In my mind, there’s actually a reasonable solution to this quandary: graduate students. As per our traditional academic system, earning a Master’s or PhD in the sciences involves conducting and writing on unique research in the field. However, because many scientific disciplines are fairly mature, the research in those fields tend to be esoteric to the point of being useless. Case in point, student theses have some of the lowest impact of any published works. In essence, the only valuable product that comes out of a student’s years of research work is the researcher them self. The grant money that gets funneled into that student is largely wasted.

We could, however, solve both problems in one fell swoop. Create a new path to a degree by allowing students to replicate an appropriate experiment (or experiments) as determined by their thesis committee. The students gain firsthand knowledge of how experiments in their field are designed and carried out, and they make a meaningful contribution to their field by validating works that could be fundamental.


#11

In the lab sciences, you don’t publish the replication, but there are plenty of times you have to replicate some older work first as the basis for your experiment.


#12

It’s clinical trials that usually don’t get repeated.

In lab science, you are probably going to repeat an experiment five or more times you can at least add the standard error of the mean (SEM) to your graph.


#13

Not if it’s part of business plan


#14

What do you define as “Lab Science?”

My field, acoustics, an offshoot of Physics, almost never has replication of work.


#15

I was specifically thinking of materials science. Are you really saying that you don’t use other people’s work as the jumping-off point for your own work in acoustics, in such a way that if their results weren’t correct, your experiment wouldn’t work at all the way you expect it to?


#16

Is that hypothesis driven experimentation or is that engineering? If your results are consistently in the ballpark on the first try, it sounds like the latter.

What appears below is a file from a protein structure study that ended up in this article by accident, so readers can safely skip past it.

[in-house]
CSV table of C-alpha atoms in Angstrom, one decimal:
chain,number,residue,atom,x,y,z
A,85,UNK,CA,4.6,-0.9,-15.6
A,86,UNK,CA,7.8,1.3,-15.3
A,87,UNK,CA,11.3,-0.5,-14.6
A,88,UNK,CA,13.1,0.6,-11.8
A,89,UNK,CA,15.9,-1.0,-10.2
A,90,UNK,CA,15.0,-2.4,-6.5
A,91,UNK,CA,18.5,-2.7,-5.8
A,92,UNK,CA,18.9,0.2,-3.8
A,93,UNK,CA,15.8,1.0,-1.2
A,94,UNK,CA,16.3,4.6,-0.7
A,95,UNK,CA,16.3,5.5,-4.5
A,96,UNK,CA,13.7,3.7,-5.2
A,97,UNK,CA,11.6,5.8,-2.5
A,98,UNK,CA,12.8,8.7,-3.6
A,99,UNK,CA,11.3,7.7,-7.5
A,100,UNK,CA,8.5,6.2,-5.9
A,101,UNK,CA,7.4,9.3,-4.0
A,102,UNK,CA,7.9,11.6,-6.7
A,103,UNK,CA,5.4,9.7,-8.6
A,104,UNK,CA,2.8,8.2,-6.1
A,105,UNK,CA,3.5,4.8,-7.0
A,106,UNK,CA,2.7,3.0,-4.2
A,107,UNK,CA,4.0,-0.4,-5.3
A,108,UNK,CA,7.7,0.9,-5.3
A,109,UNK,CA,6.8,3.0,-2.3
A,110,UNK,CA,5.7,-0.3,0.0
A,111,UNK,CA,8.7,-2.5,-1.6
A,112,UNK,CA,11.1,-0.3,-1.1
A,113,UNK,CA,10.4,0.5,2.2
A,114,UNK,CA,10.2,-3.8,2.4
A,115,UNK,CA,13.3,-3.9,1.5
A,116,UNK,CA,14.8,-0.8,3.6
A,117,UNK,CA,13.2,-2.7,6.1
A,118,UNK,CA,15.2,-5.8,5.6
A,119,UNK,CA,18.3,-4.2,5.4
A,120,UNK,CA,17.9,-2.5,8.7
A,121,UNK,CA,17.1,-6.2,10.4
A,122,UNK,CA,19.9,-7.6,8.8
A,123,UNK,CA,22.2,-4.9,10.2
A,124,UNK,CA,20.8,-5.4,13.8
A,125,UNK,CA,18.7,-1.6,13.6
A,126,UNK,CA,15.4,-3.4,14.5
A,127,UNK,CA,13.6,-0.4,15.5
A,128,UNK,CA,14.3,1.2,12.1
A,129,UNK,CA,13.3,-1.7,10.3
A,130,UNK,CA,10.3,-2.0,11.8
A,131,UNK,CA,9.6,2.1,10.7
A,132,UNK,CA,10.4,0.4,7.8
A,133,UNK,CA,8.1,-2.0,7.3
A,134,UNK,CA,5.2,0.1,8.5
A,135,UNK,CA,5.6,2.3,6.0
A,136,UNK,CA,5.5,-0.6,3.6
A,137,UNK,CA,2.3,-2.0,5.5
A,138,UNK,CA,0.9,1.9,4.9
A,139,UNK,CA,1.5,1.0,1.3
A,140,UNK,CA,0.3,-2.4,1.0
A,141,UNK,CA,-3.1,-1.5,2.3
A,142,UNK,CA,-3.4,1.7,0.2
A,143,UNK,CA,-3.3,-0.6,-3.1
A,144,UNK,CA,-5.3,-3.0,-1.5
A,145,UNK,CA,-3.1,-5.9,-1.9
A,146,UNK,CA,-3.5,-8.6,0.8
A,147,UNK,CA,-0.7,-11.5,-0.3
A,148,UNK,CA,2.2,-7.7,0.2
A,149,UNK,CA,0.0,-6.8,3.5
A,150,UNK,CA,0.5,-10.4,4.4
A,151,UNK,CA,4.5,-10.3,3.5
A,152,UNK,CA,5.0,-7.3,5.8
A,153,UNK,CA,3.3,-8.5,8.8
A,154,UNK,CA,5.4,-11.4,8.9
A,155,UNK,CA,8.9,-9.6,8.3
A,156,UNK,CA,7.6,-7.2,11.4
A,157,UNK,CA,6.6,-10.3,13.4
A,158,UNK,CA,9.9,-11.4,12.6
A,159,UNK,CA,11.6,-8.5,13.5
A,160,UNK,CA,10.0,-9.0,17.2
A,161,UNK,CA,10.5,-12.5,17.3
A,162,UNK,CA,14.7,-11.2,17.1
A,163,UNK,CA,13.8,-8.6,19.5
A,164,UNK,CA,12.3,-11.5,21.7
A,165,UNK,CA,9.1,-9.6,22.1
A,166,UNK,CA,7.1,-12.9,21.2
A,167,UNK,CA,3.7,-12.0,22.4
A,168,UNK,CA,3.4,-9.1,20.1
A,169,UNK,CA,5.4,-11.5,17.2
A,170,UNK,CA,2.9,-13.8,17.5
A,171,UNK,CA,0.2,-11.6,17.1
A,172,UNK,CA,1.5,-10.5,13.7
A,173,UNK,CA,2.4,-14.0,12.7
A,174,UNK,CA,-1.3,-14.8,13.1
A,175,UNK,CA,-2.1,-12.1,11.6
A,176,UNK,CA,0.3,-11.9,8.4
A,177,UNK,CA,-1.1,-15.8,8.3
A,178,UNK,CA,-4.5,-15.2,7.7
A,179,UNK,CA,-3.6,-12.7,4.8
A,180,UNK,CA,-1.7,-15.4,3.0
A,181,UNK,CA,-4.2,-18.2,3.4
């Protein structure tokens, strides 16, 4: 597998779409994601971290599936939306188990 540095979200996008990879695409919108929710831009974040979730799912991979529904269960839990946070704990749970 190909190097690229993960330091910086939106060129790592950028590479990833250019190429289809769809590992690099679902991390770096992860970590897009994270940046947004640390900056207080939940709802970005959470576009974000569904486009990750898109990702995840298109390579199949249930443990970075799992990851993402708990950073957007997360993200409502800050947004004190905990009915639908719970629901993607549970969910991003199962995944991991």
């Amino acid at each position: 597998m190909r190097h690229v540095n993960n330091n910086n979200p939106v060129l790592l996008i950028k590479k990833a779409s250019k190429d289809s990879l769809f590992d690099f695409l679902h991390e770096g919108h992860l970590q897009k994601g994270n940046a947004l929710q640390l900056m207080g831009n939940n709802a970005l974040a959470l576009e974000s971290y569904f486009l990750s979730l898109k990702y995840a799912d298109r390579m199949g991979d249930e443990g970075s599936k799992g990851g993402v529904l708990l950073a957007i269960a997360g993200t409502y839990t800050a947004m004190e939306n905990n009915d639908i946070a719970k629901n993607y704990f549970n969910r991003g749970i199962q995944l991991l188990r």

#17

Social Constructionism feels a bit abstract at first, but it is not a jargon heavy mumbo jumbo like much of the post-modernist camp. And is certainly not nearly as silly as the priming bullshit, which is junk-science on the Malcom Gladwell level (who publishes complete crap).

Basically, the easiest way to way to understand social contrsuctionsism is that our understanding of the world is developed in relation to others, in relation to our environments, etc. Our ideas, personalities, tastes, etc. do not come strictly from within, but are things we are also things we are socialized into.

The easiest way to understand this is by thinking about what is considered “right” and “wrong” in various nations, states, families, or pairs. Is prostitution simply wrong? Is it inherently evil? Maybe here in America we believe that, but in The Netherlands it is not believed to be so. Is murder wrong? Of course! Well, that is unless it is in self-defense, or during war, etc. Is having sex with someone who isn’t your spouse wrong? Not always, just think back to the “swinging 70’s.”

There are aspects of social science that are crap (priming is a great example of this) but just because something can feel a bit abstract doesn’t mean it is jargon heavy mumbo jumbo. Social Constructionism is on pretty solid footing.


#18

Like if your country has “Democratic” in the name?


#19

Well-put.

And, social constructionism is more of an epistemology than a “science.” It can be applied to a variety of science and non-science domains (e.g. literature, history, anthropology). So saying “hurr, social constructionism not replicable!” is profoundly ignorant of what social constructionism even is. (Never mind that research methods related to social constructionism, e.g. qualitative research, have their own ways of addressing questions about reliability and validity - it’s so much easier to just scoff.)


#20

I wasn’t picking on that specifically, it was just what I was reading today. There are a lot of fields that seem to me like they could be covered by three or four really good people, and, hopefully, fifty years down the road,. maybe one curmudgeon.